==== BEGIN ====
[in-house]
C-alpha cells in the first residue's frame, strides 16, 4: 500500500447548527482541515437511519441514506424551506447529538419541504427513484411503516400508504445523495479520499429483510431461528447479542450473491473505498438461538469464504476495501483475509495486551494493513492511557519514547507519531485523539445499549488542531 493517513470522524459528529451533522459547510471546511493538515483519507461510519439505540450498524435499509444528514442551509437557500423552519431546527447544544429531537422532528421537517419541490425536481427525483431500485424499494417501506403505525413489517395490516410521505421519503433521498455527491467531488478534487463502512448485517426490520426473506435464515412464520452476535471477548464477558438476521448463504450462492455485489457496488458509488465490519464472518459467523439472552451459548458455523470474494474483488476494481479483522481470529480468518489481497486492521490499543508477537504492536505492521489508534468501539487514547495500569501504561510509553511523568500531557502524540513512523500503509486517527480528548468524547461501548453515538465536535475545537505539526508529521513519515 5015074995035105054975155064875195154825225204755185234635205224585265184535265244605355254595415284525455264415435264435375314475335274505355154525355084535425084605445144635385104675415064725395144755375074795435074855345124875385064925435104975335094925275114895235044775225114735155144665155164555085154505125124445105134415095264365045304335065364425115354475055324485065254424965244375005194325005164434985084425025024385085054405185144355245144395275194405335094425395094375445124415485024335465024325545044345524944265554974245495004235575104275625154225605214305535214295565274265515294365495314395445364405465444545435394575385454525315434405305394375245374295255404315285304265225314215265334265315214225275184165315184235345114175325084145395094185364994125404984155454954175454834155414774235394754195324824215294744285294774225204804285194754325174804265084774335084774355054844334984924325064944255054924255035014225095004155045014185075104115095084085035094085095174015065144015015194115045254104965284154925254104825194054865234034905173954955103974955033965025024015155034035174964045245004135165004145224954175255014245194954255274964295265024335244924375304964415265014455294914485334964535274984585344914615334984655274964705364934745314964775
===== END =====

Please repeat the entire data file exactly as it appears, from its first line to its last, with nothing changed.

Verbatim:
[in-house]
C-alpha cells in the first residue's frame, strides 16, 4: 500500500447548527482541515437511519441514506424551506447529538419541504427513484411503516400508504445523495479520499429483510431461528447479542450473491473505498438461538469464504476495501483475509495486551494493513492511557519514547507519531485523539445499549488542531 493517513470522524459528529451533522459547510471546511493538515483519507461510519439505540450498524435499509444528514442551509437557500423552519431546527447544544429531537422532528421537517419541490425536481427525483431500485424499494417501506403505525413489517395490516410521505421519503433521498455527491467531488478534487463502512448485517426490520426473506435464515412464520452476535471477548464477558438476521448463504450462492455485489457496488458509488465490519464472518459467523439472552451459548458455523470474494474483488476494481479483522481470529480468518489481497486492521490499543508477537504492536505492521489508534468501539487514547495500569501504561510509553511523568500531557502524540513512523500503509486517527480528548468524547461501548453515538465536535475545537505539526508529521513519515 5015074995035105054975155064875195154825225204755185234635205224585265184535265244605355254595415284525455264415435264435375314475335274505355154525355084535425084605445144635385104675415064725395144755375074795435074855345124875385064925435104975335094925275114895235044775225114735155144665155164555085154505125124445105134415095264365045304335065364425115354475055324485065254424965244375005194325005164434985084425025024385085054405185144355245144395275194405335094425395094375445124415485024335465024325545044345524944265554974245495004235575104275625154225605214305535214295565274265515294365495314395445364405465444545435394575385454525315434405305394375245374295255404315285304265225314215265334265315214225275184165315184235345114175325084145395094185364994125404984155454954175454834155414774235394754195324824215294744285294774225204804285194754325174804265084774335084774355054844334984924325064944255054924255035014225095004155045014185075104115095084085035094085095174015065144015015194115045254104965284154925254104825194054865234034905173954955103974955033965025024015155034035174964045245004135165004145224954175255014245194954255274964295265024335244924375304964415265014455294914485334964535274984585344914615334984655274964705364934745314964775